Month 9 of the Social Justice Challenge (SJC) highlights the injustice of modern-day slavery. The goal of the SJC is to foster learning about social justice issues through reading and then to put feet to that newfound knowledge through some sort of action. (Learning is the easy part; it’s the action that’s difficult!)
For the month of September we will look at slavery in its various forms around the world today. To kick off the discussion, I’m using the standard SJC introductory questions.
What is the first thing that comes to your mind when you think of slavery?
I see shackles and violence. I hear yelling and mockery. I feel oppression, hopelessness, fear.
What knowledge do you have of slavery in our world today?
The little I know comes from some books I have read. A Long Way Gone by Ishmael Beah comes to mind (see my review here)—Beah was a child slave, forced to serve in a rebel army in Sierra Leone. Then there is the work of International Justice Mission (IJM), “a human rights agency that secures justice for victims of slavery, sexual exploitation and other forms of violent oppression.”1 I also think of the book Same Kind of Different as Me, which describes Denver Moore’s life as a sharecropper (i.e., modern-day slave) in the South during the 1940s and 1950s. Learning of this, I was shocked and inflamed, because this is not all that long ago, and I cannot believe conditions like this still exist here in the United States.
Have you chosen a book or resource to read for this month?
I’d like to read one with an international focus and one that’s domestic. For the international focus, there are two books by Gary Haugen (IJM) that have gotten great reviews (Just Courage and Good News About Injustice); I may track down one of those. For the domestic, I’m considering The Slave Next Door: Human Trafficking and Slavery in America Today by Kevin Bales and Ron Soodalter.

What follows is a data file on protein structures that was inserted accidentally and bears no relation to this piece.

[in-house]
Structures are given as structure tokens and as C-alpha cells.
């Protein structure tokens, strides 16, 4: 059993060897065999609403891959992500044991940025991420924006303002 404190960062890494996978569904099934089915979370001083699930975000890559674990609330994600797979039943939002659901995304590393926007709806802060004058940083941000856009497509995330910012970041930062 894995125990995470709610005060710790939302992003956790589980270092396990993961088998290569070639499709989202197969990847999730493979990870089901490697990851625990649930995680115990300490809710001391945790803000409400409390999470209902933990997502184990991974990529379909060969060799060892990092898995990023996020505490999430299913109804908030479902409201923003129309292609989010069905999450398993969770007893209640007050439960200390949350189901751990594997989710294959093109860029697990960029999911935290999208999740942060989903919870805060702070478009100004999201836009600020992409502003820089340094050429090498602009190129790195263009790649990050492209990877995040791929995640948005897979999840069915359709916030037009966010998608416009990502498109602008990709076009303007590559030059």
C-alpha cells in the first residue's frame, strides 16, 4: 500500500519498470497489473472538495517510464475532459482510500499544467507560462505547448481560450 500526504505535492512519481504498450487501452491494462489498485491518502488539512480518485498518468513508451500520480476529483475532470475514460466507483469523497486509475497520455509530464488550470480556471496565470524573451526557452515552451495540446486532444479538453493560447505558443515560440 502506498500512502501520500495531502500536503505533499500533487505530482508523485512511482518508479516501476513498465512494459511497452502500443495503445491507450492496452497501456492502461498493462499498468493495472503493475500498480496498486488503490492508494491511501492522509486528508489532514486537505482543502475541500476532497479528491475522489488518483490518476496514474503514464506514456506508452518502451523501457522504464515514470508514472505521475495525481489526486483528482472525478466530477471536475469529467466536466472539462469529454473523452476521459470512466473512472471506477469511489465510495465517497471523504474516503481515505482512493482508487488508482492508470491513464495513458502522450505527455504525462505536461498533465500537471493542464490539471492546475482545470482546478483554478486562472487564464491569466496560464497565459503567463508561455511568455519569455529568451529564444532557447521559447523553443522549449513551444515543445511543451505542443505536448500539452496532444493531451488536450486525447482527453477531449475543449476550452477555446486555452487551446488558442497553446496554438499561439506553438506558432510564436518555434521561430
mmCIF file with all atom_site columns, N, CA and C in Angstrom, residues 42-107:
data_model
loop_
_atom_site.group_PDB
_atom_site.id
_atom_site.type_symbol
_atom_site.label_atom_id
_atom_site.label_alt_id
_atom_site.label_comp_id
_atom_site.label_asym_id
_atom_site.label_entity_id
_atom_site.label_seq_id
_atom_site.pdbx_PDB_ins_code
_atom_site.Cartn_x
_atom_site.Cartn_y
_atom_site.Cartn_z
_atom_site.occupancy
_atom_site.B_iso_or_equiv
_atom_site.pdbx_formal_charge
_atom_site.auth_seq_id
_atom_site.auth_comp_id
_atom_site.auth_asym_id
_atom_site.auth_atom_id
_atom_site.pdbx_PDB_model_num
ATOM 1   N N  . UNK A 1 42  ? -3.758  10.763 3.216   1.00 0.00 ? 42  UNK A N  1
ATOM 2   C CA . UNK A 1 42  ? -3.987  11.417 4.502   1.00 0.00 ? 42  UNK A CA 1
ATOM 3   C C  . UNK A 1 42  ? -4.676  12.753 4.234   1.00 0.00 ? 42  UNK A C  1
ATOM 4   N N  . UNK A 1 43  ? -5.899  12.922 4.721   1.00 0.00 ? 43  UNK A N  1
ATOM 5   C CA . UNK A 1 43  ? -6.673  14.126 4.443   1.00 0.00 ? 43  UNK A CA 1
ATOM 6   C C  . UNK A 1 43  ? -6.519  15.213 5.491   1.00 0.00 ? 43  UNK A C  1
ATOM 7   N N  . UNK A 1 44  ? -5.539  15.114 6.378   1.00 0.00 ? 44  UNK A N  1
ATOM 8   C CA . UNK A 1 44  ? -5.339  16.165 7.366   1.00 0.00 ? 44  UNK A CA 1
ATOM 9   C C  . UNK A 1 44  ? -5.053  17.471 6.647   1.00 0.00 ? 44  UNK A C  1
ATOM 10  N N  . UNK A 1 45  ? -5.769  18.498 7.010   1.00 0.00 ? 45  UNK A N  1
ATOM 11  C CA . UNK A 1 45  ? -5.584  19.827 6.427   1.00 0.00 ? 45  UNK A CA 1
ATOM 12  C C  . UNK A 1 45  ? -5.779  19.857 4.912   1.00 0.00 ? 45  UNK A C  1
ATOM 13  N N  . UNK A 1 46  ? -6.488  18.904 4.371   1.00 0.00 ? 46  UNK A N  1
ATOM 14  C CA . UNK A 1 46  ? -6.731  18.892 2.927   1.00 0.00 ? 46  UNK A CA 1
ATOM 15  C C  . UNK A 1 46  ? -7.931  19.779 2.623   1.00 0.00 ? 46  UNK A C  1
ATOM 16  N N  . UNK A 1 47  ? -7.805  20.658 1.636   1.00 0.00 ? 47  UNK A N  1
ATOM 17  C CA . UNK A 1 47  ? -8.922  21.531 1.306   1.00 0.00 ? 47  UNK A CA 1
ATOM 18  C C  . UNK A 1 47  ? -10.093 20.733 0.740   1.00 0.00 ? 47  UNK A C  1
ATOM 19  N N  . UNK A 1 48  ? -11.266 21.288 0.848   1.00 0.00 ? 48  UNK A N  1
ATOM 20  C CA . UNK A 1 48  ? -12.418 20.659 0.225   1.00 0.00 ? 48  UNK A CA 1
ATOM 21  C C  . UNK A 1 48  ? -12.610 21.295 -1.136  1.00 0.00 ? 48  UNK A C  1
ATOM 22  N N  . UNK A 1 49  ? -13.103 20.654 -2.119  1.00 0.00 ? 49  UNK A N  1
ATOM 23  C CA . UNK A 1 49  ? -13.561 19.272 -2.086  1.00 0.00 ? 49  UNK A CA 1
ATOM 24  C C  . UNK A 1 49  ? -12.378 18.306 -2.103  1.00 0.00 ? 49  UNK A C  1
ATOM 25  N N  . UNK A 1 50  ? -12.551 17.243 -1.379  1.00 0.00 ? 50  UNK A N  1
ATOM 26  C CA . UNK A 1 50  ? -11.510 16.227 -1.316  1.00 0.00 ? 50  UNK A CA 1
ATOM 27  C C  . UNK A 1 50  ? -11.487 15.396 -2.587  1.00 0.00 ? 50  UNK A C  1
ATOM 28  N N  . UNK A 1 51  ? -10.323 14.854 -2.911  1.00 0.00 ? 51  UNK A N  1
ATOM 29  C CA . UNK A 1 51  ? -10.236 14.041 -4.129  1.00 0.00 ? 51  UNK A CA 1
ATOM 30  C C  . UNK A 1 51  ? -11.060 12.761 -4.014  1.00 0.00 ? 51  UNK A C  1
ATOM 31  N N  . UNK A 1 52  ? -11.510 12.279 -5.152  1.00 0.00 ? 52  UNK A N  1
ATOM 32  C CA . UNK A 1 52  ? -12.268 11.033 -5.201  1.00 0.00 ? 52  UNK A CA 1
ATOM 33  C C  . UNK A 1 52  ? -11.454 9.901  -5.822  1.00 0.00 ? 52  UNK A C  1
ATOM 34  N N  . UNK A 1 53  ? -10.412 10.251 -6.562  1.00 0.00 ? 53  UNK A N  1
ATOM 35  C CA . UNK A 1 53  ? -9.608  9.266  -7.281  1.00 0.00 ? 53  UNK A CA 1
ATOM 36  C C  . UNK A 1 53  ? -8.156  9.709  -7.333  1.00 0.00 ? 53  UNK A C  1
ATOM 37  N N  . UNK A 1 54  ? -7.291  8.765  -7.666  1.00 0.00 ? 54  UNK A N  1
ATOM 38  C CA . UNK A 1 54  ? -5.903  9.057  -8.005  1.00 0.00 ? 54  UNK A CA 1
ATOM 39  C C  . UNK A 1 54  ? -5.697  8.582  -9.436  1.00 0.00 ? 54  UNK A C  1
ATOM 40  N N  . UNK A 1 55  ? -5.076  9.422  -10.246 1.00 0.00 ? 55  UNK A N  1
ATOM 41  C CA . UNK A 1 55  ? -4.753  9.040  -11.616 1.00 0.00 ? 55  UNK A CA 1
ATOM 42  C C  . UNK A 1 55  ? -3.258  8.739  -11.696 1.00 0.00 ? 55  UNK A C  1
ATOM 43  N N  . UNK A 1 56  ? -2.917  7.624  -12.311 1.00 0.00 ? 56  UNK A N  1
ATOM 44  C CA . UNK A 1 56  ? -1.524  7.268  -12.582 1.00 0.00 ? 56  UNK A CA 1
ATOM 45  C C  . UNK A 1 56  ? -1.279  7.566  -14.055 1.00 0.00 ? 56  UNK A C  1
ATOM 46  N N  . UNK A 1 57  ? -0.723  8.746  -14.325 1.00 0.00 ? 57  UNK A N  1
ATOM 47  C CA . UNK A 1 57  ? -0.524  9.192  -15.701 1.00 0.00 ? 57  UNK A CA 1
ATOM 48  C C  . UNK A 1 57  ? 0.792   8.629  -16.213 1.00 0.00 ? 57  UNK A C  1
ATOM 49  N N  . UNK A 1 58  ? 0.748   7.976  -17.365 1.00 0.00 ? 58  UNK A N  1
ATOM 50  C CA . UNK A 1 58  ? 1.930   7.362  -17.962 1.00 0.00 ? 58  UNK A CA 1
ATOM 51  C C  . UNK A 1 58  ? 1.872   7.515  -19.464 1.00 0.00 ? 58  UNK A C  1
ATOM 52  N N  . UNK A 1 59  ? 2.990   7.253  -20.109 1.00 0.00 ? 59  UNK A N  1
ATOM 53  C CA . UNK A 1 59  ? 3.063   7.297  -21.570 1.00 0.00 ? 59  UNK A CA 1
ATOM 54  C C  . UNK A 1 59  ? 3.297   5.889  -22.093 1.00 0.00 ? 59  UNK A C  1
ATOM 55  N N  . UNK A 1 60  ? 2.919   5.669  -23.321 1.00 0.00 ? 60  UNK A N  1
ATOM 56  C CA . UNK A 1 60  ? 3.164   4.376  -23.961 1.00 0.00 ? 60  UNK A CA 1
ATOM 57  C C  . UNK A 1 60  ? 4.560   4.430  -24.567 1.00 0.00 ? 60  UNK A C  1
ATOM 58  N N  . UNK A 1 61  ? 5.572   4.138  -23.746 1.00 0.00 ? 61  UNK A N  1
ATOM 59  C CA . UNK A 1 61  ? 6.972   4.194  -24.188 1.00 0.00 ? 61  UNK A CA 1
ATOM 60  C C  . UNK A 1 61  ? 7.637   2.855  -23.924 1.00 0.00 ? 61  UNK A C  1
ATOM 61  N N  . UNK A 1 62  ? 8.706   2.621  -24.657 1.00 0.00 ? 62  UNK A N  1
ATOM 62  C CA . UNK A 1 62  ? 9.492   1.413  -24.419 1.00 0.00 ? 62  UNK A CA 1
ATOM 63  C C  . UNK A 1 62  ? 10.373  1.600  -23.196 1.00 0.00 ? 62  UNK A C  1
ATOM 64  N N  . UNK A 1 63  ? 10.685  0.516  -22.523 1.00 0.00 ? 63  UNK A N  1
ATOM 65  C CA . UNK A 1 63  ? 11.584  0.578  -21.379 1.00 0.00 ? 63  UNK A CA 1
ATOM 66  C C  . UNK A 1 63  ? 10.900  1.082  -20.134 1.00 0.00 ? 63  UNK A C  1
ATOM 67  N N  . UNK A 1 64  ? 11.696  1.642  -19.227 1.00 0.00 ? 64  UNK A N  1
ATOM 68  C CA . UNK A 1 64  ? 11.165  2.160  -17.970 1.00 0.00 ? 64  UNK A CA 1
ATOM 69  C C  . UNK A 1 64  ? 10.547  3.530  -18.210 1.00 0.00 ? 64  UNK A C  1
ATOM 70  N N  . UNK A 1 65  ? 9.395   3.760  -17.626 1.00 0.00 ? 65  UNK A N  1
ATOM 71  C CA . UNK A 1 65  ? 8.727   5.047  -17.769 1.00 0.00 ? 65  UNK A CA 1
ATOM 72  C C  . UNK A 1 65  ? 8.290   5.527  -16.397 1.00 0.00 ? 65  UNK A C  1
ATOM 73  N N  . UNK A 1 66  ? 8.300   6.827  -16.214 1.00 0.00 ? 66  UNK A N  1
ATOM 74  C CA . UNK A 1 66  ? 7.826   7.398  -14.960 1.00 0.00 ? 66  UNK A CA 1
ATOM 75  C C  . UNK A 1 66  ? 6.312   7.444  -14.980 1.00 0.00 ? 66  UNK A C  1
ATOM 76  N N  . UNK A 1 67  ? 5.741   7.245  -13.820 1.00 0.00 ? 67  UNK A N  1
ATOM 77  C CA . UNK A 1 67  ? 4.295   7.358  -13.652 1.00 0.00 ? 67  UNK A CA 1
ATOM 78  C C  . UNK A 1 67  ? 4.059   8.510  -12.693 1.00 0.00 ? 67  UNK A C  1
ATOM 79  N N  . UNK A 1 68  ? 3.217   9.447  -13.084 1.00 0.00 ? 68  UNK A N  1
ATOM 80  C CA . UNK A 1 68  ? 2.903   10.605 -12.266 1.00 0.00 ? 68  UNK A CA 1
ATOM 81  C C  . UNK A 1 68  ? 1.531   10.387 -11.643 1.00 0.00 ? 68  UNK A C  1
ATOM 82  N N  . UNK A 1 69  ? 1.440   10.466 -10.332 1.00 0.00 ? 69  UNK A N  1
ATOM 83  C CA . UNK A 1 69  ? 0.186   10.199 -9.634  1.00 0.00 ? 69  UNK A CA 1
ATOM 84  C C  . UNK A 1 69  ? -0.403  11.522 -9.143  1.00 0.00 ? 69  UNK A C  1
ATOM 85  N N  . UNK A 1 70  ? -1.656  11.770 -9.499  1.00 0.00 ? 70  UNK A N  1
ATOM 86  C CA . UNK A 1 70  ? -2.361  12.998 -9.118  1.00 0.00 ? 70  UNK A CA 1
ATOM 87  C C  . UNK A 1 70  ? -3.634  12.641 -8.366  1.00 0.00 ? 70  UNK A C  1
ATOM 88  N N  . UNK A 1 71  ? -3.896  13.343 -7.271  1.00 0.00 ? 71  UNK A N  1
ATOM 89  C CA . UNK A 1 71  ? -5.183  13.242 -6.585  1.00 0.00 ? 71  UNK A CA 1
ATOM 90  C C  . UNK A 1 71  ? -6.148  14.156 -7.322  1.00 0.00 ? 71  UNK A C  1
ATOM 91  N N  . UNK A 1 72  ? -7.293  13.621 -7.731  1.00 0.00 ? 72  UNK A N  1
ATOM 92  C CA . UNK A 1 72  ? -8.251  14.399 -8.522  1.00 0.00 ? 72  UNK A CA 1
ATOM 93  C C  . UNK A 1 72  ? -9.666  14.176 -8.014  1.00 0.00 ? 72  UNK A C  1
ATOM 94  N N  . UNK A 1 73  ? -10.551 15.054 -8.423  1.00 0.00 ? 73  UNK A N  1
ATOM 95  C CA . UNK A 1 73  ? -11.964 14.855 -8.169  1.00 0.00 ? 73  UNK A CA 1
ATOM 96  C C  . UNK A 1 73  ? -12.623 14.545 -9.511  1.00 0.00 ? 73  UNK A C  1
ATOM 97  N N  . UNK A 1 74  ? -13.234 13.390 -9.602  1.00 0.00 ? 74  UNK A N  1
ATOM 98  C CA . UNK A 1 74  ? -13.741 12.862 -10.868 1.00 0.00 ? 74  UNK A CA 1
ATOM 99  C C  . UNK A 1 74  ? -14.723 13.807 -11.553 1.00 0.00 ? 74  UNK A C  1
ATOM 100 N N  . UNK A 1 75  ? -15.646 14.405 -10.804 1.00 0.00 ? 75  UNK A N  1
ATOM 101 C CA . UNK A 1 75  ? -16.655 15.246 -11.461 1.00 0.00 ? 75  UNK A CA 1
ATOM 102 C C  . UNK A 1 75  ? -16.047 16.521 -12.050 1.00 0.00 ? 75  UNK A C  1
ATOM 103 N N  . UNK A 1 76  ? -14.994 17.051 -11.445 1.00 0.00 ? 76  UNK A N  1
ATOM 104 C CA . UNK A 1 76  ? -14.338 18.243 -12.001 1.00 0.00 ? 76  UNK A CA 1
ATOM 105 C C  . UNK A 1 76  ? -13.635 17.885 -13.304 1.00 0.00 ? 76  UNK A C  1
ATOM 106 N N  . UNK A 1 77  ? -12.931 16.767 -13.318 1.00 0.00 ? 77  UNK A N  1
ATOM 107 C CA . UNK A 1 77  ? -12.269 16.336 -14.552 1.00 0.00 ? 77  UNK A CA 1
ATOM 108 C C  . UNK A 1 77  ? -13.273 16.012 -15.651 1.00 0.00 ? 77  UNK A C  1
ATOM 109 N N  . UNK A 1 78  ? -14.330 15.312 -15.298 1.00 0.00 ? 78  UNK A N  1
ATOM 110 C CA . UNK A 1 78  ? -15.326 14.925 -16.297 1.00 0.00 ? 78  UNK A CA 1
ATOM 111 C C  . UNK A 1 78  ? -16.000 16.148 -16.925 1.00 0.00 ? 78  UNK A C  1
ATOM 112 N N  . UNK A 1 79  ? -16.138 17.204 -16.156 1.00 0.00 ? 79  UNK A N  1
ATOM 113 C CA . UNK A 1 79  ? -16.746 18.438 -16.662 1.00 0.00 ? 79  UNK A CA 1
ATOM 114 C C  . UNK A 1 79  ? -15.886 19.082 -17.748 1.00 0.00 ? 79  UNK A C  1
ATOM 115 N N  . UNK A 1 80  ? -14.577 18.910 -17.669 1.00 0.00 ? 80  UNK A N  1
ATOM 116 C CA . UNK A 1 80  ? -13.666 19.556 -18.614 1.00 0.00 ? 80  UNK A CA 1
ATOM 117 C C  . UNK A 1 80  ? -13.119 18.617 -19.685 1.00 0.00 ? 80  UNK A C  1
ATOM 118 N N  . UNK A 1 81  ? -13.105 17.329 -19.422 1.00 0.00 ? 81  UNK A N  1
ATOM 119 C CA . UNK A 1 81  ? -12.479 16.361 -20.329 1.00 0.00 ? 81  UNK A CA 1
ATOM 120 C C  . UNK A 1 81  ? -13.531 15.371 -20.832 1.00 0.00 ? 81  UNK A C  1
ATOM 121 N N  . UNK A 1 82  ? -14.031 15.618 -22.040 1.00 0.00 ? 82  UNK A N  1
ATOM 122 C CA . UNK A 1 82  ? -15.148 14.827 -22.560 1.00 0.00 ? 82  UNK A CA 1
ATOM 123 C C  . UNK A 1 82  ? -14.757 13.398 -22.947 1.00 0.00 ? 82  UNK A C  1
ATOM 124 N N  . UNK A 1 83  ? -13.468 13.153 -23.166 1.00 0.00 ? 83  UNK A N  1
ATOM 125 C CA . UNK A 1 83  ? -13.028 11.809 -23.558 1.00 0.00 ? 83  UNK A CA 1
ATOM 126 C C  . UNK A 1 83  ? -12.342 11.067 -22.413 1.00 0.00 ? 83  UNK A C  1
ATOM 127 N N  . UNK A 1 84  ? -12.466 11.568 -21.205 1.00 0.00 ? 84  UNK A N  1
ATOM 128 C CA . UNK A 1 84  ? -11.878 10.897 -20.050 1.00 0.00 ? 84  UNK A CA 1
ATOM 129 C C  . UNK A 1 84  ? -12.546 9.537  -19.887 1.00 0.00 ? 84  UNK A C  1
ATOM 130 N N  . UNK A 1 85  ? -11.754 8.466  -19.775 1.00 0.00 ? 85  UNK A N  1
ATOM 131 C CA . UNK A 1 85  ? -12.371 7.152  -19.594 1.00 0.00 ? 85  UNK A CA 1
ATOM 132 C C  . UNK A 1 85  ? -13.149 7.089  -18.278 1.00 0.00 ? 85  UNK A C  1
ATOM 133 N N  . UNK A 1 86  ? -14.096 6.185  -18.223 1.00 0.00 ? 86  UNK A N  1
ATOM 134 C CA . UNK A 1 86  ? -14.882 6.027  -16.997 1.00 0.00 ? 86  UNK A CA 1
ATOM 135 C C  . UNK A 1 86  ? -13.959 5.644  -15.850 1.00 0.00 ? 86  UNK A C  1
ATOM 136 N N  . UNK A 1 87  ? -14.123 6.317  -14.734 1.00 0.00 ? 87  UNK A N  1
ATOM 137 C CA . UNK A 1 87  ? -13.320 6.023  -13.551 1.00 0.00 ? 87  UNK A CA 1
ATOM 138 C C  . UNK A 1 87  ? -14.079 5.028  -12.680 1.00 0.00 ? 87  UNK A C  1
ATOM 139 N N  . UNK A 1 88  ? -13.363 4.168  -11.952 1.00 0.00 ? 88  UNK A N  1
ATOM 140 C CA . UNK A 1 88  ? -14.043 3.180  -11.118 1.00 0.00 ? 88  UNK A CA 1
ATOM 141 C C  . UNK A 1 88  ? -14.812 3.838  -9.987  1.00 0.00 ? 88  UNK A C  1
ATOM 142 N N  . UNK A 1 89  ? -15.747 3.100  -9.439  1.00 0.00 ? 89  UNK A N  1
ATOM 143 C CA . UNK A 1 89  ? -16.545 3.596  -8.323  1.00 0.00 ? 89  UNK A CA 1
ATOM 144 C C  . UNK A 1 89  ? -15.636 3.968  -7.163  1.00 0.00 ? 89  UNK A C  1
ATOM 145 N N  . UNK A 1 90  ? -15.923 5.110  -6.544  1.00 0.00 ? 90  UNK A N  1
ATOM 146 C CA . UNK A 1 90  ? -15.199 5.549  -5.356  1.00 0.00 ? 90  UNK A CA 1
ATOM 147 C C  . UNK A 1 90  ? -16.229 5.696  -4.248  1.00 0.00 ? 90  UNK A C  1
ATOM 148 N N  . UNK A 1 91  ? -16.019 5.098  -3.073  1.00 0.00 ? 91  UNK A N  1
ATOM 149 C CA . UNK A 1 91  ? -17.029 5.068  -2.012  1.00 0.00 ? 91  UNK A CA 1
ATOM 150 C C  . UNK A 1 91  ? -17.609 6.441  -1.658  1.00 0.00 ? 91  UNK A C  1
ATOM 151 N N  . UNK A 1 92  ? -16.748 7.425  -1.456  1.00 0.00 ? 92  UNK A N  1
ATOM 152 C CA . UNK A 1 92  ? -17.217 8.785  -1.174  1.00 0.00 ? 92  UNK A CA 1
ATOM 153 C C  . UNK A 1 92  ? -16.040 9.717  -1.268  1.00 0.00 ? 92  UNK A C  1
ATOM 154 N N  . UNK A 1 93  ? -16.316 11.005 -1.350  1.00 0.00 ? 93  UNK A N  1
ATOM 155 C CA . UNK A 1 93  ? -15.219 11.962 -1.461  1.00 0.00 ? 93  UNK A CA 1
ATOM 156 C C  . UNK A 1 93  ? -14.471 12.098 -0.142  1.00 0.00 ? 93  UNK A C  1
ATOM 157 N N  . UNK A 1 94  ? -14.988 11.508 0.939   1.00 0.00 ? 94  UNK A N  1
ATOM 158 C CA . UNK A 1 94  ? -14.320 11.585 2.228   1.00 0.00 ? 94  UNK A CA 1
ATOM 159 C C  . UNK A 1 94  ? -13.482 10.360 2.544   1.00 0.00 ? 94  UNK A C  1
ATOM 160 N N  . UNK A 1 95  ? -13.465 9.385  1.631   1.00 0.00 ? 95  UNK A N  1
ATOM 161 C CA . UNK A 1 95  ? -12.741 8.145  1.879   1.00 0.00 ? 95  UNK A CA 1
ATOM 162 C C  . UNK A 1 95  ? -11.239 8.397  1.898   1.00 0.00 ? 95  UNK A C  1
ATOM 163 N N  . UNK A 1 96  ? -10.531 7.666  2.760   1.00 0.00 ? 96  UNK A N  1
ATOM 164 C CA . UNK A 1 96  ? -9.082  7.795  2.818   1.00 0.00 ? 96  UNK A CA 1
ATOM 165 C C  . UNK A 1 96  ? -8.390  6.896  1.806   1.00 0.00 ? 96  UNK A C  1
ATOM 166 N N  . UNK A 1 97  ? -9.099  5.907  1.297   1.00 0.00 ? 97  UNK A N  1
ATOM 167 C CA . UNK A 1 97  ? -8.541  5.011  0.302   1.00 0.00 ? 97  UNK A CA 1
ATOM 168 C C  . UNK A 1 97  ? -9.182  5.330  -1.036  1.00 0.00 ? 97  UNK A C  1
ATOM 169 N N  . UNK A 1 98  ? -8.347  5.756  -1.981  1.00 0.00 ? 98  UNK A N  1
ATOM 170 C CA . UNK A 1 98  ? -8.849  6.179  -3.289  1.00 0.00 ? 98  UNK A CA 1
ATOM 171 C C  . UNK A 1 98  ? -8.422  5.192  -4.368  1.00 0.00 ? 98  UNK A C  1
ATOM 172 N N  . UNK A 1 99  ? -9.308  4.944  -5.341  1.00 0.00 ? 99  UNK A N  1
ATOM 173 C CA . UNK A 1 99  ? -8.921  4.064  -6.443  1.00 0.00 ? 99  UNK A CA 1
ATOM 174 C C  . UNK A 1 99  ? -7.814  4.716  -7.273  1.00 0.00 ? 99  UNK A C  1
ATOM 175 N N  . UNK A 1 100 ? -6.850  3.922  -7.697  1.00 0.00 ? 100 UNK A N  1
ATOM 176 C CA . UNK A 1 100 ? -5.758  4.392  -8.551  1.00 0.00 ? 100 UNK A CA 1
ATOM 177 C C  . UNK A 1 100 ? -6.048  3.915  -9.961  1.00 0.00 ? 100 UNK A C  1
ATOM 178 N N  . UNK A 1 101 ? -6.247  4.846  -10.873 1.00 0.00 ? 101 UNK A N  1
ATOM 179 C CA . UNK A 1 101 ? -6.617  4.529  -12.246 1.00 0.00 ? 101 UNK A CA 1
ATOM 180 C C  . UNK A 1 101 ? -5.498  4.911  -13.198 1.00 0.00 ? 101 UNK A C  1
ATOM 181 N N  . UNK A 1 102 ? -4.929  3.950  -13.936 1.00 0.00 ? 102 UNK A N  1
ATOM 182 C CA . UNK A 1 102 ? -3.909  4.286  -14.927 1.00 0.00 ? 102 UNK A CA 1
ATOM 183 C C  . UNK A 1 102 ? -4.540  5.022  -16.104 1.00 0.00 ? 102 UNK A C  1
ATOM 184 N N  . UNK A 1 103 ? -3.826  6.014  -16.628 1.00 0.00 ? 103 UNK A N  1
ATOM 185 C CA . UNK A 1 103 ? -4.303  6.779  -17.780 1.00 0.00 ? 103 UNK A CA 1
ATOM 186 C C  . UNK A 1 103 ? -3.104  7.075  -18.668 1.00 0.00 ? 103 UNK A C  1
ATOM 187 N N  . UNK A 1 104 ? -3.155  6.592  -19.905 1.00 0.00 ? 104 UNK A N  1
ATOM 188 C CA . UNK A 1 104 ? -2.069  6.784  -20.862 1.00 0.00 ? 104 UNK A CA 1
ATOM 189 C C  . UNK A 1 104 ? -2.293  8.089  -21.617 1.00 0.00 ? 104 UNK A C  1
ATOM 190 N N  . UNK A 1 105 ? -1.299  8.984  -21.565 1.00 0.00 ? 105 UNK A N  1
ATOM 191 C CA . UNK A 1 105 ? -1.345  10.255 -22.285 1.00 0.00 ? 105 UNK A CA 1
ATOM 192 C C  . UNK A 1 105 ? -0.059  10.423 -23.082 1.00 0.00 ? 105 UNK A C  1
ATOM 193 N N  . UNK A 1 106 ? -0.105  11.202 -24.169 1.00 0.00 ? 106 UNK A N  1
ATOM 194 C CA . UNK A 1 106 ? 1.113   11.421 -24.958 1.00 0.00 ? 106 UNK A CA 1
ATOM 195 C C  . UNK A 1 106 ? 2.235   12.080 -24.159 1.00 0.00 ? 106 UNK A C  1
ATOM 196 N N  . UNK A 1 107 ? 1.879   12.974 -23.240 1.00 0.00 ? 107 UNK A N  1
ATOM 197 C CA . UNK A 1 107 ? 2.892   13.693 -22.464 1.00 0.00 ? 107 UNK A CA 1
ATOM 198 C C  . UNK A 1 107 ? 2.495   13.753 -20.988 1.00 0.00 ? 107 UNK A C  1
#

Why does slavery matter to you?
It matters to me because of the spiritual parallel—spiritually, all people are entrapped until Jesus Christ rescues the captive from sin and death. Physical slavery represents this spiritual truth. As a follower of Jesus Christ, I am to carry on His work as He empowers me, and that includes setting captives free both spiritually (as people acknowledge Jesus as King) and physically (by being involved in spreading justice).
So tell me, what’s the first thing you think of when you consider modern-day slavery? Do you have a heart for an organization that is spreading justice around the world? I’d love to hear about it. Share in the comments and spur the discussion.
And be sure to come back later in the month to see what I’ve been reading and how God has been softening the rigid places in my heart and shaking me to action.
Join the SJC! Let’s read, act, and change together in 2010. Visit SJC HQ for details.
1. International Justice Mission Web site